Founder Feature: Northern Nanopore

eHub uOttawa
3 min readApr 6, 2023
Founder Feature: Northern Nanopore

Northern Nanopore is an organization co-founded 3 years ago by Kyle Briggs, Matthew Waugh, Vincent Tabard-Cossa, and Mathieu Gibeault, with a mission to accelerate solid-state nanopore research by making solid-state nanopores accessible to anyone. Northern Nanopore began with a patented method for fabricating solid-state nanopores called controlled breakdown and has expanded into AI/ML data analytics, cost-reducing experimental consumables, and more. Their instruments offer customers a bench-top system allowing rapid, inexpensive, and automated fabrication and experimentation with precisely sized solid-state nanopores for use in a variety of life and health sciences research. They offer user-friendly and customizable products that fit into any research budget. In the long run, they envision making solid-state nanopores at the core of next-generation single-molecule protein analysis platforms to enable precision medicine.

The company is a unique team of four scientists and engineers who have worked together for ten years to bring solid-state nanopore technology to market. The company’s core values include:
· Never fail the same way twice
· We are our own best customer
· Lead by example
· Accept feedback without ego
· Everybody mops the floor!

What does entrepreneurship mean to Northern Nanopore?
“One of the things that bind the core team together is the belief that everything we do scientifically should drive towards practical impact in the world — even if, as is normal when working in a startup, the vision for how that impact is realized evolves.” For the founding team, Northern Nanopore is a way to take the team’s academic research and ensure that it has a practical impact beyond the lab.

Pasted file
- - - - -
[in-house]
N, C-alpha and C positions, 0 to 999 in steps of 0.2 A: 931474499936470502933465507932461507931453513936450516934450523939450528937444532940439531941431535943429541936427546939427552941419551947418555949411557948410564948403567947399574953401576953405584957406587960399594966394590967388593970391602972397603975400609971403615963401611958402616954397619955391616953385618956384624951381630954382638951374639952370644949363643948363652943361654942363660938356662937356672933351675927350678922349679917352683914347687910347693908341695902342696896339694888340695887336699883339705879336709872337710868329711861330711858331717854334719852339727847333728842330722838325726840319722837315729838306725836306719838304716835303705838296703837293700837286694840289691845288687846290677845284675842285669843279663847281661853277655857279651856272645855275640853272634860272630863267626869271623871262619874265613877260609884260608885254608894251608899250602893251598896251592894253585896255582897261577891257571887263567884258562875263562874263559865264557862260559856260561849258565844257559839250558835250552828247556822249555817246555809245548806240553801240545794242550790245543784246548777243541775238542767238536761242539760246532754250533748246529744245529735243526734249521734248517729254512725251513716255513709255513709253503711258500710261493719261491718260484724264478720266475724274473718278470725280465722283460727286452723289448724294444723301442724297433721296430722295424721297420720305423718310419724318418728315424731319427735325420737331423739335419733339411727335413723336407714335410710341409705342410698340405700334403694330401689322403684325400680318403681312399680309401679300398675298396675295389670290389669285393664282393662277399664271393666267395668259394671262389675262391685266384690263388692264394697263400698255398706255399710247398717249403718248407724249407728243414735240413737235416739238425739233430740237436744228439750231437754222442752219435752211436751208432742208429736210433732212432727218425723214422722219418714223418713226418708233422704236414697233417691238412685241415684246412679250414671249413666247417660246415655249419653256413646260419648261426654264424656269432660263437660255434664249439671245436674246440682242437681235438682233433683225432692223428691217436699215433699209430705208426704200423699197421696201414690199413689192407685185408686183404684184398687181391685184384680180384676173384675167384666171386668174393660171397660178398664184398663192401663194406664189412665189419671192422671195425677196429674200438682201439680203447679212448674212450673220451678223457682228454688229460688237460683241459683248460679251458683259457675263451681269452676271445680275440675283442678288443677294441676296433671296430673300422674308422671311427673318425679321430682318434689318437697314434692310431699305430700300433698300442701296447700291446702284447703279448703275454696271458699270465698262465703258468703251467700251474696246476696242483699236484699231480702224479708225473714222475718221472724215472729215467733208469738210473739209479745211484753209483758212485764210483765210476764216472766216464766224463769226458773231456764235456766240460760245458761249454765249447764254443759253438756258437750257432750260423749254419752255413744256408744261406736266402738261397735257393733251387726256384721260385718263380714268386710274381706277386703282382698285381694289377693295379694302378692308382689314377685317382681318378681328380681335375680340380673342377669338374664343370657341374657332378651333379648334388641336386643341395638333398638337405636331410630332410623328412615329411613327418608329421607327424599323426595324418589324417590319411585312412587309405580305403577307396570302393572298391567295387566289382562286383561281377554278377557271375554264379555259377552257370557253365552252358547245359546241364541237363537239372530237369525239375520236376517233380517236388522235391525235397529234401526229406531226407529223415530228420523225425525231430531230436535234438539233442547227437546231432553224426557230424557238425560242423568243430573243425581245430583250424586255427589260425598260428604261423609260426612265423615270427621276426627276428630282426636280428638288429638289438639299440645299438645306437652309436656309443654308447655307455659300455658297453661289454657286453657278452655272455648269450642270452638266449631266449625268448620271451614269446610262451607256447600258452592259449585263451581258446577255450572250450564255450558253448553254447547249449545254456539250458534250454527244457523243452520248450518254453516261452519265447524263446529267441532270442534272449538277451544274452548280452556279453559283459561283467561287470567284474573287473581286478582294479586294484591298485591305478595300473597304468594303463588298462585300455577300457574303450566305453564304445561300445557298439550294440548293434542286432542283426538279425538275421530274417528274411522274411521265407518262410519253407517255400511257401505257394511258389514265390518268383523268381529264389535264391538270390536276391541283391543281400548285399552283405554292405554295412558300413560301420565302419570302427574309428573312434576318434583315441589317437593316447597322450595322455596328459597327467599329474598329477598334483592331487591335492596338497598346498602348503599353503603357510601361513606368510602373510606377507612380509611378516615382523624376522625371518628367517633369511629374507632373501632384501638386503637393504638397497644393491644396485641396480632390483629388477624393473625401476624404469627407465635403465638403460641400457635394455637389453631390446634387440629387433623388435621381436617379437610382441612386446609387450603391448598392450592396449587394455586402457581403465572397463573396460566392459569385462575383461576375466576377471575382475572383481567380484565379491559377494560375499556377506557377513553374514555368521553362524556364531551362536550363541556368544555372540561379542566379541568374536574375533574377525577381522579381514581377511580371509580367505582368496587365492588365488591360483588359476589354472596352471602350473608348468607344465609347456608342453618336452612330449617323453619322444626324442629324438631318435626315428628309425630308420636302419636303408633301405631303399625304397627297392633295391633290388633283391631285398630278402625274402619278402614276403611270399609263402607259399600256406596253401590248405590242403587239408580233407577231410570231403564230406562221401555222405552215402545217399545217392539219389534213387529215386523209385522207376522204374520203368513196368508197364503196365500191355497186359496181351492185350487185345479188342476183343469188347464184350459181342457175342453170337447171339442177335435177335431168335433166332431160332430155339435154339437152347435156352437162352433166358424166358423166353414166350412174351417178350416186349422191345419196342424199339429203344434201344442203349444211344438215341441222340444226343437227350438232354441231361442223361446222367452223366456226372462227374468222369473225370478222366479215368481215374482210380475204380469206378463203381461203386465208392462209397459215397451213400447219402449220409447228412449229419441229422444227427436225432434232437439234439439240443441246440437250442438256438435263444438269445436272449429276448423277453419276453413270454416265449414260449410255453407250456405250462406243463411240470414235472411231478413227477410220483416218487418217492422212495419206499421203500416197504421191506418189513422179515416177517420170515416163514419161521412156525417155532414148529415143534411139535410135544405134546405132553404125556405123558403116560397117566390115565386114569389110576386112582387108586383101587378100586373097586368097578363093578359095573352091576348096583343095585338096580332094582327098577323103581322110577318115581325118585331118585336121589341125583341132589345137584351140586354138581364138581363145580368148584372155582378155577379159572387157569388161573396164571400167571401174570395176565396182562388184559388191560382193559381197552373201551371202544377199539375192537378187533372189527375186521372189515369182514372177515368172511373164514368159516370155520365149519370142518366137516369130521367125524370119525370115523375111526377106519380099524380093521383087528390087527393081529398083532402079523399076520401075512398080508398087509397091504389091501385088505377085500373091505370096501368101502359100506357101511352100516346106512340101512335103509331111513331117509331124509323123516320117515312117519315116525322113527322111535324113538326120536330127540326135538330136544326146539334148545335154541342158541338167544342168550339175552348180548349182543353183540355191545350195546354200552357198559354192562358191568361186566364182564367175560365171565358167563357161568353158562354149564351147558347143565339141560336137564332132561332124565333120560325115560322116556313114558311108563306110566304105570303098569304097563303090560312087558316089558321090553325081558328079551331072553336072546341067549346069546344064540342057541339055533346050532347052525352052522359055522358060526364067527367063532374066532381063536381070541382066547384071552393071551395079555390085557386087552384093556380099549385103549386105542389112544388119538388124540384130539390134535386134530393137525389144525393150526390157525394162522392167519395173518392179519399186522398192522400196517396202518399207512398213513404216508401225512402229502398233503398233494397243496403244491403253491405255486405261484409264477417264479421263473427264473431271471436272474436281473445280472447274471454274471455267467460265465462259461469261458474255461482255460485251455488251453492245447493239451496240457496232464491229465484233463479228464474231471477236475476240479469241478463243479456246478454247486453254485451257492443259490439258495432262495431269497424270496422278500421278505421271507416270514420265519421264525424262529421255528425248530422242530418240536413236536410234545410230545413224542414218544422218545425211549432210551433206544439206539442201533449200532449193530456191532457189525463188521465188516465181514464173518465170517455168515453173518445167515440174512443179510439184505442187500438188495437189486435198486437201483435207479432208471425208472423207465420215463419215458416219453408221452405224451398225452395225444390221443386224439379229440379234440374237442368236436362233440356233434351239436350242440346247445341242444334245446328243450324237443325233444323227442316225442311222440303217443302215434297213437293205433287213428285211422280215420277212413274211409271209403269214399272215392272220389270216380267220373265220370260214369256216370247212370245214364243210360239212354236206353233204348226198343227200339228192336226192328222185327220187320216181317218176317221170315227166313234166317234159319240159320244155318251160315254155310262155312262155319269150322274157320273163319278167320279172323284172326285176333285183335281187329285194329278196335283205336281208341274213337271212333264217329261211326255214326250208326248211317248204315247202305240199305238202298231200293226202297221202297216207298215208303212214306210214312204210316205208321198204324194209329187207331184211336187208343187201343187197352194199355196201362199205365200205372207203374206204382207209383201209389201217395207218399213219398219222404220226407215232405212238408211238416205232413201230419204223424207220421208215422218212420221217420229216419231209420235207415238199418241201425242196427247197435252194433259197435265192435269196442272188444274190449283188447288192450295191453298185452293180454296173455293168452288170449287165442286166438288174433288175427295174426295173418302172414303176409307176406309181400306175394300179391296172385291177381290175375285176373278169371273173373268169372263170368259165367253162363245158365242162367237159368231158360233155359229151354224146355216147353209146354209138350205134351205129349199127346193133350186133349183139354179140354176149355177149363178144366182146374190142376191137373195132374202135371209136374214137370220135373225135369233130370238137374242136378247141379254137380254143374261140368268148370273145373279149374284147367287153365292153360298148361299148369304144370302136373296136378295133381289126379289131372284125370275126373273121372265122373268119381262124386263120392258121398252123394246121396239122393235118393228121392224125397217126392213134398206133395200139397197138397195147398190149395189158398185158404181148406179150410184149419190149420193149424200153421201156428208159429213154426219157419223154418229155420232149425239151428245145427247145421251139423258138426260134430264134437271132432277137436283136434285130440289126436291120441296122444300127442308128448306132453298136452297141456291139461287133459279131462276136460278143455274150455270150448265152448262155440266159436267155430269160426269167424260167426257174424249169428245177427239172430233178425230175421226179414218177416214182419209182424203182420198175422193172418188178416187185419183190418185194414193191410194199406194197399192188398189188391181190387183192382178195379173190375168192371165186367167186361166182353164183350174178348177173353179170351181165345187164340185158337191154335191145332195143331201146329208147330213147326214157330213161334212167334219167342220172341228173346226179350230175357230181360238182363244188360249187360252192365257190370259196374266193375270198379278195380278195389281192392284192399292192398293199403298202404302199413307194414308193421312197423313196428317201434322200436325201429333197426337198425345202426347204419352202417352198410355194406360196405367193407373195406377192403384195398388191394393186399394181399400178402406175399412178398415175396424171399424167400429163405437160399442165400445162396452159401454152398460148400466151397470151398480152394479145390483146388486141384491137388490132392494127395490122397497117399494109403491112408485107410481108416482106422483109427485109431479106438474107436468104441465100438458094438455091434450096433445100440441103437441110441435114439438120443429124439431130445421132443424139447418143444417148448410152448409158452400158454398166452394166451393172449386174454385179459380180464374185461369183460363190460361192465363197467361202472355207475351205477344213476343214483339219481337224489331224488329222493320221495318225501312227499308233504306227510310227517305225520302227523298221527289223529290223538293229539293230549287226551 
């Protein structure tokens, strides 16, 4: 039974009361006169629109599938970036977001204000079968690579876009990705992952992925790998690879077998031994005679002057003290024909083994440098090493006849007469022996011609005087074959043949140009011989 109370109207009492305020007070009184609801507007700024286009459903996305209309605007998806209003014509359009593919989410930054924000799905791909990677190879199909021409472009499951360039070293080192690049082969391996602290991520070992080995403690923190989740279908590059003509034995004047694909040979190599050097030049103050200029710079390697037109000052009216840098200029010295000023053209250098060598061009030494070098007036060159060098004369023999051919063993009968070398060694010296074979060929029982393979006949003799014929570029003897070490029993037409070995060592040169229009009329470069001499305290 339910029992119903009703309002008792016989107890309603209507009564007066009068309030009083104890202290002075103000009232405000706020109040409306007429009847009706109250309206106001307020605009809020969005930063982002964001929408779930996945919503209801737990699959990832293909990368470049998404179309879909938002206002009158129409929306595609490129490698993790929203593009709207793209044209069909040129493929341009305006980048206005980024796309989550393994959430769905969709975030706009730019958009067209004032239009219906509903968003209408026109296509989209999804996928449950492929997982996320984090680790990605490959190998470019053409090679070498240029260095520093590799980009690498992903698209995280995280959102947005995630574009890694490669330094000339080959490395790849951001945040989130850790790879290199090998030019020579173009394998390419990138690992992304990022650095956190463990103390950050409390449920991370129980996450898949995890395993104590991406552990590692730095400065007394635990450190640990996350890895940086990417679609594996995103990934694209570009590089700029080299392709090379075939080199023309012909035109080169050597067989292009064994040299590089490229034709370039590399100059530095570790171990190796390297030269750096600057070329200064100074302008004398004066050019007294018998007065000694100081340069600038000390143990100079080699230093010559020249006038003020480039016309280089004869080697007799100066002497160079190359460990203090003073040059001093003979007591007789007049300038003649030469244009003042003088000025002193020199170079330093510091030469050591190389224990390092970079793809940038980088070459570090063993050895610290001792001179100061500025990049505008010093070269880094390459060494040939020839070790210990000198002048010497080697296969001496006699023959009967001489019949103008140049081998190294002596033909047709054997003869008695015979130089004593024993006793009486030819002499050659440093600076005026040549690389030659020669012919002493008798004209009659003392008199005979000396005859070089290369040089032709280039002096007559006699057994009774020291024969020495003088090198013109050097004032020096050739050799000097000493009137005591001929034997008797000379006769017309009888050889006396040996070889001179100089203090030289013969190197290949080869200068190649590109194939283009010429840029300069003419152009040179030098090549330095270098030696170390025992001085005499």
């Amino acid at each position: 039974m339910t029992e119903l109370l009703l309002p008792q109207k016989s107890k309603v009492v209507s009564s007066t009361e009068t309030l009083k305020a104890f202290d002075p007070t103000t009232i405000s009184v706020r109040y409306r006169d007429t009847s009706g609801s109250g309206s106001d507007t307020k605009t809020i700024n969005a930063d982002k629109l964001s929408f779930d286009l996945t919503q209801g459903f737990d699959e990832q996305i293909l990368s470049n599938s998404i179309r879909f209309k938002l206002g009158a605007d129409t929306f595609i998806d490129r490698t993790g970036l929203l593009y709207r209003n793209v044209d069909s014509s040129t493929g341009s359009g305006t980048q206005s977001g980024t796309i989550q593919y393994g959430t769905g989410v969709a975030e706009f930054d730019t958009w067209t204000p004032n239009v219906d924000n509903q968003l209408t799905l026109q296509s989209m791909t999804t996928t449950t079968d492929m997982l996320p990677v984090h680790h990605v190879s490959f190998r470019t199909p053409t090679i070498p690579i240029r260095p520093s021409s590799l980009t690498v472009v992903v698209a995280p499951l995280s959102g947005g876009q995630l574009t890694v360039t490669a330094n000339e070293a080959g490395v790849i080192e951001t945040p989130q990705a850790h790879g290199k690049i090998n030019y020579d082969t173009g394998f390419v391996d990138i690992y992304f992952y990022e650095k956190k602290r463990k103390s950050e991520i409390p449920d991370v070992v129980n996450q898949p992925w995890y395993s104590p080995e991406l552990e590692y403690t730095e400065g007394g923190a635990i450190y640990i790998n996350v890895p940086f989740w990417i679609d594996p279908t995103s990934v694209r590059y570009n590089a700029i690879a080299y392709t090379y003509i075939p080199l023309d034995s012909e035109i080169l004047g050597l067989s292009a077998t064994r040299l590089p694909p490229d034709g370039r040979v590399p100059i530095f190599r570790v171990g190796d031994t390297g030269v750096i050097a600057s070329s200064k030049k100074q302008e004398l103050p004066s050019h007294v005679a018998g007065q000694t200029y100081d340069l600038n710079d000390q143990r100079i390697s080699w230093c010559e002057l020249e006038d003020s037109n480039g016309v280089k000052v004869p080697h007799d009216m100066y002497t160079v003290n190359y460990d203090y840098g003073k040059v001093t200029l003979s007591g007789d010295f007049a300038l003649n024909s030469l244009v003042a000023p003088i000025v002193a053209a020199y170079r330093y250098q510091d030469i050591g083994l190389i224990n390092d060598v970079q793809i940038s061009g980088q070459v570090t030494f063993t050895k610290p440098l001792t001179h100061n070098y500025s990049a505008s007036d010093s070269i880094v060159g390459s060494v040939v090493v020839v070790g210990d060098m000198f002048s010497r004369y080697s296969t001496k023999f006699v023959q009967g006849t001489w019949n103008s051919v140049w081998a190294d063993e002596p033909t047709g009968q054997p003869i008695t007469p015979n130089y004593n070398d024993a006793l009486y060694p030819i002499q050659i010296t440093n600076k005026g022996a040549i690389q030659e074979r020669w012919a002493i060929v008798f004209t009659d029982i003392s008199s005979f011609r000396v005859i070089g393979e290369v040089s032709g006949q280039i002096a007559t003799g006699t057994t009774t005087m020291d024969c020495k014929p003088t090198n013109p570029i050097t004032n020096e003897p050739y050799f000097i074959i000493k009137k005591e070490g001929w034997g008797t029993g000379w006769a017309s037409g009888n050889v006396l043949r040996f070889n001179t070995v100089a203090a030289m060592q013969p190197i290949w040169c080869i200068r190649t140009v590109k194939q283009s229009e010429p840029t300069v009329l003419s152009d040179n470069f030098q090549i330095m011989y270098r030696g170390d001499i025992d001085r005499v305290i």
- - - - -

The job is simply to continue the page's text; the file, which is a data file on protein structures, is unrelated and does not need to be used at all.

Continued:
How are you entrepreneurial?
“I am very comfortable with the idea of getting things wrong. I learn by doing and by making mistakes. The value of “never fail the same way twice” encompasses the entrepreneurial mindset for me. The only truly wrong decision is one that doesn’t teach you anything. Being comfortable with being uncomfortable is a key attribute for entrepreneurs, and it empowers you to act productively in new scenarios (which is a common occurrence in the daily life of an entrepreneur!).”

Do you have any key takeaways for aspiring entrepreneurs?
“The best way to learn anything is by doing. I spent a lot of time thinking about how to achieve what we are building before starting, and I do not think a single thought from that process survived the first year of operations. If you want to build something, especially something with a long and complex roadmap, just start and figure out the details en route. Making mistakes is part of the process. If you wait until you are certain you know how to get it done, you won’t be able to keep up with the continuous evolution of the field.
Seek out mentors, but always with an eye to specific insights. This helps you be selective about the advice you follow (but of course, keep an open mind — you never know when a targeted conversation will evolve in an entirely new direction). In the course of building this company from out of a lab, I have had many mentors, and they have all provided value even though I have not always chosen to follow their advice. In my experience, the ones who bring the most value are those that may not actually give you the answers or directions. Instead, they challenge your assumptions. They force you to test your confidence in your own answers and to reflect on your decision-making frameworks.”

To learn more about Kyle and his company, click here!



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